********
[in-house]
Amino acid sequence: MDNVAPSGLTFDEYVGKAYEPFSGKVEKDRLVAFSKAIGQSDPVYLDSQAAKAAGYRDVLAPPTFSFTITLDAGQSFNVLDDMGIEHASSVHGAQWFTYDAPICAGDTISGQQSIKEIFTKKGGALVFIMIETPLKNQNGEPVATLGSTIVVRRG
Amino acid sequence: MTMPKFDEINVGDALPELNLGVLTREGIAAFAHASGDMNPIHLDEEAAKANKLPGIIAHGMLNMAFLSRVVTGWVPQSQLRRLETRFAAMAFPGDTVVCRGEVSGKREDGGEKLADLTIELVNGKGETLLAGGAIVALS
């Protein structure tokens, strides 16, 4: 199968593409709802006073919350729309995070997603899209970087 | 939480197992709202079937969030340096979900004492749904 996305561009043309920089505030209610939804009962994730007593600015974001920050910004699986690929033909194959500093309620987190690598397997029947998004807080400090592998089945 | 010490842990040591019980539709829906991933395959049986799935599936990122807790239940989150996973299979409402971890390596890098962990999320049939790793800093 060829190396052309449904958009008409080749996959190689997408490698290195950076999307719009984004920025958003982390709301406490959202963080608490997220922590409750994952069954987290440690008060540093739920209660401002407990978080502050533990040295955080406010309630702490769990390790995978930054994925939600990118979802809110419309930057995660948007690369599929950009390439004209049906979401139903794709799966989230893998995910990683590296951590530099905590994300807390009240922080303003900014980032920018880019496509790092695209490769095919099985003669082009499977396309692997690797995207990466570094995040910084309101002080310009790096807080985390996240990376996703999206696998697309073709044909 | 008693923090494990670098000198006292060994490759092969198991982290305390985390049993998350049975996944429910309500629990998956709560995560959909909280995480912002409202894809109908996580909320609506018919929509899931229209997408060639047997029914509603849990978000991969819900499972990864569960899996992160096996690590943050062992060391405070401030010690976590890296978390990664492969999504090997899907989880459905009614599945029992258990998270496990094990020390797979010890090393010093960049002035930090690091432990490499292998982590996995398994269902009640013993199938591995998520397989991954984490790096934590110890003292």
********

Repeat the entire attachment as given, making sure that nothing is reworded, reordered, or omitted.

[in-house]
Amino acid sequence: MDNVAPSGLTFDEYVGKAYEPFSGKVEKDRLVAFSKAIGQSDPVYLDSQAAKAAGYRDVLAPPTFSFTITLDAGQSFNVLDDMGIEHASSVHGAQWFTYDAPICAGDTISGQQSIKEIFTKKGGALVFIMIETPLKNQNGEPVATLGSTIVVRRG
Amino acid sequence: MTMPKFDEINVGDALPELNLGVLTREGIAAFAHASGDMNPIHLDEEAAKANKLPGIIAHGMLNMAFLSRVVTGWVPQSQLRRLETRFAAMAFPGDTVVCRGEVSGKREDGGEKLADLTIELVNGKGETLLAGGAIVALS
């Protein structure tokens, strides 16, 4: 199968593409709802006073919350729309995070997603899209970087 | 939480197992709202079937969030340096979900004492749904 996305561009043309920089505030209610939804009962994730007593600015974001920050910004699986690929033909194959500093309620987190690598397997029947998004807080400090592998089945 | 010490842990040591019980539709829906991933395959049986799935599936990122807790239940989150996973299979409402971890390596890098962990999320049939790793800093 060829190396052309449904958009008409080749996959190689997408490698290195950076999307719009984004920025958003982390709301406490959202963080608490997220922590409750994952069954987290440690008060540093739920209660401002407990978080502050533990040295955080406010309630702490769990390790995978930054994925939600990118979802809110419309930057995660948007690369599929950009390439004209049906979401139903794709799966989230893998995910990683590296951590530099905590994300807390009240922080303003900014980032920018880019496509790092695209490769095919099985003669082009499977396309692997690797995207990466570094995040910084309101002080310009790096807080985390996240990376996703999206696998697309073709044909 | 008693923090494990670098000198006292060994490759092969198991982290305390985390049993998350049975996944429910309500629990998956709560995560959909909280995480912002409202894809109908996580909320609506018919929509899931229209997408060639047997029914509603849990978000991969819900499972990864569960899996992160096996690590943050062992060391405070401030010690976590890296978390990664492969999504090997899907989880459905009614599945029992258990998270496990094990020390797979010890090393010093960049002035930090690091432990490499292998982590996995398994269902009640013993199938591995998520397989991954984490790096934590110890003292």